I think that's fair. Perhaps not my approach, but I can absolutely understand what you're saying. 🙂

Share this post


Link to post
Share on other sites

So, I was that homeschool mom who did not give their kid all As. In fact, until the very end, the only non-As on DD's transcript were given by me. Her outside classes, online, in person, at a college, everywhere else, were all As. But she also gave those classes way more attention& diligence than the ones at home. Her geometry grade, for example, reflected her retention of the concepts. She has to deal with that now as a math major. :) And, FWIW, her test scores indicated her GPA should have been higher. But it reflected the work she did both for me & for her outside classes. (I was very happy to have outsourced everything for her senior year.)

My second kid doesn't excel at math or foreign language (the two interests of DD#1). She struggles in both but she mostly tries hard. So, our pace is slower because we have to circle back around multiple times. We have to review more. She's not going to end up with an A average in either, but she'll be as solid as I can make her-probably about a B level understanding. And, very likely, her standardized test scores will echo that level of (math) understanding. Holistically, she's working hard, but she'll never approach that A level work (90% & up consistently) across the board, and we go through the material slower than a standard high school course.

Now, for history, I have no issue giving her an A because her written output is good quality (what little I require for that subject). More importantly, she can discuss the importance and impact of different happenings in history. No one can know all of history. I will say that attitude is part of my holistic grading so I agree with @Penelope that it is kid-dependent.

  • Like 2

Share this post


Link to post
Share on other sites

To be clear, I'd be willing to give my kids not A's. And I don't think mastery for a high school student usually means mastering the subject. I mean, when my kids finished their study of African and Asian history last year, I would not say they "mastered" Asian and African history. They were 14. They have plenty to learn. I majored in history with a concentration in East Asian history and *I* have plenty to learn. I would say they engaged with the material to my satisfaction and did all major assignments over until I considered them to be an "A" grade. The thing is, the way we run our homeschool, it would be hard for them not to do that unless they were just going to be outright defiant about schoolwork and refuse to try.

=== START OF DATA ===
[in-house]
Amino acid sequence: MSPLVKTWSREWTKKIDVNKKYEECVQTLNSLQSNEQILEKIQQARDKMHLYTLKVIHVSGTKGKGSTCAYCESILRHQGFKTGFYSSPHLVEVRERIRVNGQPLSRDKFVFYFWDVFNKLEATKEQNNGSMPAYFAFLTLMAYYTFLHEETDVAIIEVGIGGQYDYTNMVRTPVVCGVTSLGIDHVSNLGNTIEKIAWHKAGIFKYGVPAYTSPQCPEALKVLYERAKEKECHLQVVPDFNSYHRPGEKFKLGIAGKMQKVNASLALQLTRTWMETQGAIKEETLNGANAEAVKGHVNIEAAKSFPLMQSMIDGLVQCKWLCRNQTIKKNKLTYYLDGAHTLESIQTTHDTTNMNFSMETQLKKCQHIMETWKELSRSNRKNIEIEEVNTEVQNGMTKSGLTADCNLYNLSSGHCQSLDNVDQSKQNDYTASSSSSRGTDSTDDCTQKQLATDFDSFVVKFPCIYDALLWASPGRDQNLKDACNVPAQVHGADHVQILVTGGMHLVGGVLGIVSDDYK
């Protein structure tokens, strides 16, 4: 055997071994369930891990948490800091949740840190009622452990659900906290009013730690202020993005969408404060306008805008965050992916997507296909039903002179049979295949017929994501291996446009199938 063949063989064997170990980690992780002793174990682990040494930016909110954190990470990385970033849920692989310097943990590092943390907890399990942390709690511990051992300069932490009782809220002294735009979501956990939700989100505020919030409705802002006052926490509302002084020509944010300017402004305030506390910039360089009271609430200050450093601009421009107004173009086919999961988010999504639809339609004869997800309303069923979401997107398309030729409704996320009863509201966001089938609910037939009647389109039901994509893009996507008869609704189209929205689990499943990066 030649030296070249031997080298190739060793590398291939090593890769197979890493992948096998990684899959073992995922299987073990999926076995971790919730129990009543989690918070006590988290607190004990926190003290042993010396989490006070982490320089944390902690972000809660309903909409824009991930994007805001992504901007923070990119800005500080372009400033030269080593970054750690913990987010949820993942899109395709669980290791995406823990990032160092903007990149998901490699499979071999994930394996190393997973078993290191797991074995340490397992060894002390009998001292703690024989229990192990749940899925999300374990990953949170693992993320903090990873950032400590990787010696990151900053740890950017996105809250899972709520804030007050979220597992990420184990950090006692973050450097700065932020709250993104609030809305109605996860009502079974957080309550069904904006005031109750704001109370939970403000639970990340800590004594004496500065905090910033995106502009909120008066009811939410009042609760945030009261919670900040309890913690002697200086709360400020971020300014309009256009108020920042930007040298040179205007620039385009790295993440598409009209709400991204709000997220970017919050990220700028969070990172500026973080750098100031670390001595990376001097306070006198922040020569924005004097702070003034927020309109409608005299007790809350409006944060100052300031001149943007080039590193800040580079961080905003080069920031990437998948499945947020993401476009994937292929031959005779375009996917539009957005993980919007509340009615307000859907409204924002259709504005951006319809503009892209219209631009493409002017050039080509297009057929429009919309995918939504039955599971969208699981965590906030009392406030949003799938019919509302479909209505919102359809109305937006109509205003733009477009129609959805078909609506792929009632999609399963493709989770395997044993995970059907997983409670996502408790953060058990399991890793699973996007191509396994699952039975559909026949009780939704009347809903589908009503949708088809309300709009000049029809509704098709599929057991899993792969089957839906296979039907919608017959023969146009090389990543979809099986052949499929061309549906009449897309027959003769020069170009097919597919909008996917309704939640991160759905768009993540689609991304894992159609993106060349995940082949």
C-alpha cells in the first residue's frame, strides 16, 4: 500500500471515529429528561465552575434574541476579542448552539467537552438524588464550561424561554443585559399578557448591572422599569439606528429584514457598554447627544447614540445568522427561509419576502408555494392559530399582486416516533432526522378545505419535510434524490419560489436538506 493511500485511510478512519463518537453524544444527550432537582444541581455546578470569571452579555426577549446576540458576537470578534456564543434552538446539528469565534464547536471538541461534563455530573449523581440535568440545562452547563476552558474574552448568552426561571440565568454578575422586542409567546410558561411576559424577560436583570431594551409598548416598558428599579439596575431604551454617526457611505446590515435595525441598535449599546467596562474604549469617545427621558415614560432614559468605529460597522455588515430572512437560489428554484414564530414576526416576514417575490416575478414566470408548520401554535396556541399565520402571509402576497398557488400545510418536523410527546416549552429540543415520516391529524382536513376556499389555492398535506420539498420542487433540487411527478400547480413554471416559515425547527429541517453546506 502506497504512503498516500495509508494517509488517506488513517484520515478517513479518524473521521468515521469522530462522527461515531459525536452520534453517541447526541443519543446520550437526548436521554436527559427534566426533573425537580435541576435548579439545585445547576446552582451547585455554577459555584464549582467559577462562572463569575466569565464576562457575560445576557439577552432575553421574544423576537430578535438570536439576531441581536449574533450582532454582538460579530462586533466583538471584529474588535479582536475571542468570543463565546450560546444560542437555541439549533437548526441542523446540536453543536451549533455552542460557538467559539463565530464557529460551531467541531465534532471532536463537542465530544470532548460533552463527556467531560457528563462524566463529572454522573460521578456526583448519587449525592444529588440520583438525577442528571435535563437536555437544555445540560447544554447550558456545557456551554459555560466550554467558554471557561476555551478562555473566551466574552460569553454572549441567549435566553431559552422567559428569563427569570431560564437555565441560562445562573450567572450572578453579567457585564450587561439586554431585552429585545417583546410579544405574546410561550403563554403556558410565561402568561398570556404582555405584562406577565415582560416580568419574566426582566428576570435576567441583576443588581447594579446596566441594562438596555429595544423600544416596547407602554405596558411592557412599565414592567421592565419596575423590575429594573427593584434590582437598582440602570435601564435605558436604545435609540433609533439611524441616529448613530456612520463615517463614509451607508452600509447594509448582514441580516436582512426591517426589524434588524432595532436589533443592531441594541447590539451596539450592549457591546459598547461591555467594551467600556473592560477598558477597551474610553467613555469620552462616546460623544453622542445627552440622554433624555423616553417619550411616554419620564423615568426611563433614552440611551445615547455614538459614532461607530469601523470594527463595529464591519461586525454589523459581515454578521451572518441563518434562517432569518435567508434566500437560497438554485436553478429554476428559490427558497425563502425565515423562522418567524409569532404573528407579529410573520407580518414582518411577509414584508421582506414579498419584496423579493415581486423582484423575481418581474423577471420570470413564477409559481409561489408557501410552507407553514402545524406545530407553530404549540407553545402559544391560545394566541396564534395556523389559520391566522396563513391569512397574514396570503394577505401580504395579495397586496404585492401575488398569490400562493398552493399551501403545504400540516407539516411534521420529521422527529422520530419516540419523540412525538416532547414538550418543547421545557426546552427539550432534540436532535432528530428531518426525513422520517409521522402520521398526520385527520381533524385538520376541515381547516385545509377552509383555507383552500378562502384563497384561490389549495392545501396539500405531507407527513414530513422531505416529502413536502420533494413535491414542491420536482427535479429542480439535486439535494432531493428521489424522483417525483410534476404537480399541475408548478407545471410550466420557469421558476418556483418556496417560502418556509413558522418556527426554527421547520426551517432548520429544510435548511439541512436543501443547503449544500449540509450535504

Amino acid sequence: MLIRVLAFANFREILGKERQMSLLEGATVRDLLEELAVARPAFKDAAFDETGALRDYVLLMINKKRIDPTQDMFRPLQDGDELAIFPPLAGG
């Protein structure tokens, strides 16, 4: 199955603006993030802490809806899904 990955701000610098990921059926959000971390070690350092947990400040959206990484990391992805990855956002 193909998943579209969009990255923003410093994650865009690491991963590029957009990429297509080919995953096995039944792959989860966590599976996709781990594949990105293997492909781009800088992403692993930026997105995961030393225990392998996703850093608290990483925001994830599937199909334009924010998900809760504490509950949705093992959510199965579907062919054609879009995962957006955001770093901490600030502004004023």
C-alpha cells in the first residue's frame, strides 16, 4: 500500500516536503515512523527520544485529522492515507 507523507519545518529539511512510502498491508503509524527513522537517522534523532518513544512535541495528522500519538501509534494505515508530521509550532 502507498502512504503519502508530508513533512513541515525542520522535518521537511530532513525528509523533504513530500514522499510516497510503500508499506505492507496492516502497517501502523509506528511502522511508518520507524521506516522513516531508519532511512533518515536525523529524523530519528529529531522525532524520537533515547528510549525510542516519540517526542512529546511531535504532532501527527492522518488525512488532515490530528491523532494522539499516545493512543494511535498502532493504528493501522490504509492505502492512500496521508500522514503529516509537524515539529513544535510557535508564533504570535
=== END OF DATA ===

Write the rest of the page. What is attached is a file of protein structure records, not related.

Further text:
Obviously it's different with school and outside classes. I've been a classroom teacher too and I'm teaching an outside history/lit class now. They might not have gotten an A for a similar class outside the home. But they also wouldn't have gotten the advantages that having it at home inherently affords. It just would have been different, like EKS said. I find that the A is still meaningful.

Sometimes for the sake of my kids, they need to hear where they're specifically succeeding and struggling and occasionally grades are a concise way to do that. For history, we do these short answer questions. It's been fascinating to watch them do them over the last year and a half. When they started out, answers were really basic. They had trouble answering all parts of the question and giving full answers with specifics. BalletBoy in particular was the king of the vague answer. Most of those answers wouldn't have been a "A" in some hypothetical classroom where I'm looking for exemplar level answers. More like a "C." But then we would redo some, discuss some, and I'd look for progress on the next set and the next and so forth. Today, BalletBoy showed me his answers and they were mostly excellent, but one was too long, had parts that were vague, and was meandering in its organization. These are all problems that are sort of the opposite of last year when he didn't have enough information to be meandering about in the first place. So that's progress. Still not an exemplar, but really good. In order to get him to "hear" where the answer is, I sometimes will measure it against my idea of where he should be and give it a grade. That bar is changing, and I feel totally fine about that. And the grade I give these answers on a ten point scale doesn't feel to me like I need to average it. If it's too low, he knows he has to redo it.

  • Like 1

Share this post


Link to post
Share on other sites

How @Farrar explains picking something to improve & a moving bar is something we've talked about on here about writing assignments. You pick something (maybe 1 major thing or a couple key grammar concepts) to talk about & have them redo for this paper & they need to show they get it with the next paper. On that next paper, you pick something else for them to fix/redo & learn. Etc. Their papers at the end of the year will be a big improvement (or maybe just a small improvement depending on the kid). But they have to be willing to try.

  • Like 1

Share this post


Link to post
Share on other sites
1 hour ago, Penelope said:

I tend to agree with EKS, but to a point. I think it’s somewhat family-dependent, maybe student-dependent.